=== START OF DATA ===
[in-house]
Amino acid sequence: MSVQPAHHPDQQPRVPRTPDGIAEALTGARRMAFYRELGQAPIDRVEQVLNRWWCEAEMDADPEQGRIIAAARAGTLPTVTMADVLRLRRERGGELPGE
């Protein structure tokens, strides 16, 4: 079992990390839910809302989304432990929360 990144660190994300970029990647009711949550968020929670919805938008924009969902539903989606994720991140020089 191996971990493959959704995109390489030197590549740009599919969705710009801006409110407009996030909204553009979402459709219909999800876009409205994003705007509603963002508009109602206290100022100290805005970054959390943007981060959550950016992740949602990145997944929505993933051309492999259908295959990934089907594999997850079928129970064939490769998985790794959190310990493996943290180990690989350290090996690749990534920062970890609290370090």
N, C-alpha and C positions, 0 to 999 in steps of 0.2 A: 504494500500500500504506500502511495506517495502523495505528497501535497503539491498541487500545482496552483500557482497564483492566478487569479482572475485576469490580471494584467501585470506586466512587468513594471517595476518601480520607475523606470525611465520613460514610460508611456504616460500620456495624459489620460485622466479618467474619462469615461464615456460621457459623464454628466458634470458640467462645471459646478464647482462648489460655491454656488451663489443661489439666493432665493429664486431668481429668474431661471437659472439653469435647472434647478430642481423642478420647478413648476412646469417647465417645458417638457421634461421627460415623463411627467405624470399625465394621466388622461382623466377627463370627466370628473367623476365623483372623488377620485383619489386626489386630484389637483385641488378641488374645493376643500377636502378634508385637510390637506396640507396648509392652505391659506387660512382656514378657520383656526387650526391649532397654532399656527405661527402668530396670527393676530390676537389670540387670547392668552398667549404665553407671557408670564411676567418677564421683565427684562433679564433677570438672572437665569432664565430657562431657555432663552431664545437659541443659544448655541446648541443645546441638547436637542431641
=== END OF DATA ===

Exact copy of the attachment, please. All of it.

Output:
[in-house]
Amino acid sequence: MSVQPAHHPDQQPRVPRTPDGIAEALTGARRMAFYRELGQAPIDRVEQVLNRWWCEAEMDADPEQGRIIAAARAGTLPTVTMADVLRLRRERGGELPGE
């Protein structure tokens, strides 16, 4: 079992990390839910809302989304432990929360 990144660190994300970029990647009711949550968020929670919805938008924009969902539903989606994720991140020089 191996971990493959959704995109390489030197590549740009599919969705710009801006409110407009996030909204553009979402459709219909999800876009409205994003705007509603963002508009109602206290100022100290805005970054959390943007981060959550950016992740949602990145997944929505993933051309492999259908295959990934089907594999997850079928129970064939490769998985790794959190310990493996943290180990690989350290090996690749990534920062970890609290370090």
N, C-alpha and C positions, 0 to 999 in steps of 0.2 A: 504494500500500500504506500502511495506517495502523495505528497501535497503539491498541487500545482496552483500557482497564483492566478487569479482572475485576469490580471494584467501585470506586466512587468513594471517595476518601480520607475523606470525611465520613460514610460508611456504616460500620456495624459489620460485622466479618467474619462469615461464615456460621457459623464454628466458634470458640467462645471459646478464647482462648489460655491454656488451663489443661489439666493432665493429664486431668481429668474431661471437659472439653469435647472434647478430642481423642478420647478413648476412646469417647465417645458417638457421634461421627460415623463411627467405624470399625465394621466388622461382623466377627463370627466370628473367623476365623483372623488377620485383619489386626489386630484389637483385641488378641488374645493376643500377636502378634508385637510390637506396640507396648509392652505391659506387660512382656514378657520383656526387650526391649532397654532399656527405661527402668530396670527393676530390676537389670540387670547392668552398667549404665553407671557408670564411676567418677564421683565427684562433679564433677570438672572437665569432664565430657562431657555432663552431664545437659541443659544448655541446648541443645546441638547436637542431641